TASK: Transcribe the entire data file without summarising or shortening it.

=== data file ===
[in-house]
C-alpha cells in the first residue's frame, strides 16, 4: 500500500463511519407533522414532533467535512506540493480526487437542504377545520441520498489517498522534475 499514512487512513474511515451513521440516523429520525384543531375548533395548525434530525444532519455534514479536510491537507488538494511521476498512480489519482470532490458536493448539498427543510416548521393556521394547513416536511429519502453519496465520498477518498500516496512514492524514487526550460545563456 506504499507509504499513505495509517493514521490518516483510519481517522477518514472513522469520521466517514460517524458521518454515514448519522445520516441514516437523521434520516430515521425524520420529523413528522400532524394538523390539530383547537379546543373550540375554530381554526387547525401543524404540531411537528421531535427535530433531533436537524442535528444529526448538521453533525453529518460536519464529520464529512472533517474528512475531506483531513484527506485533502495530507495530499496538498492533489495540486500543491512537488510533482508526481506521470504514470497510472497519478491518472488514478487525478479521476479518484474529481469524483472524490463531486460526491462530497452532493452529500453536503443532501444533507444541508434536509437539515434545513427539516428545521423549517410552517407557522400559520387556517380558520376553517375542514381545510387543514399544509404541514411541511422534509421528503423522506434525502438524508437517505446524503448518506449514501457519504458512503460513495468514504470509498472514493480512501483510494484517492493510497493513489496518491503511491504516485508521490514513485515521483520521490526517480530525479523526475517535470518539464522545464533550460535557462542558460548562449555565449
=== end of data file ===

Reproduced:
[in-house]
C-alpha cells in the first residue's frame, strides 16, 4: 500500500463511519407533522414532533467535512506540493480526487437542504377545520441520498489517498522534475 499514512487512513474511515451513521440516523429520525384543531375548533395548525434530525444532519455534514479536510491537507488538494511521476498512480489519482470532490458536493448539498427543510416548521393556521394547513416536511429519502453519496465520498477518498500516496512514492524514487526550460545563456 506504499507509504499513505495509517493514521490518516483510519481517522477518514472513522469520521466517514460517524458521518454515514448519522445520516441514516437523521434520516430515521425524520420529523413528522400532524394538523390539530383547537379546543373550540375554530381554526387547525401543524404540531411537528421531535427535530433531533436537524442535528444529526448538521453533525453529518460536519464529520464529512472533517474528512475531506483531513484527506485533502495530507495530499496538498492533489495540486500543491512537488510533482508526481506521470504514470497510472497519478491518472488514478487525478479521476479518484474529481469524483472524490463531486460526491462530497452532493452529500453536503443532501444533507444541508434536509437539515434545513427539516428545521423549517410552517407557522400559520387556517380558520376553517375542514381545510387543514399544509404541514411541511422534509421528503423522506434525502438524508437517505446524503448518506449514501457519504458512503460513495468514504470509498472514493480512501483510494484517492493510497493513489496518491503511491504516485508521490514513485515521483520521490526517480530525479523526475517535470518539464522545464533550460535557462542558460548562449555565449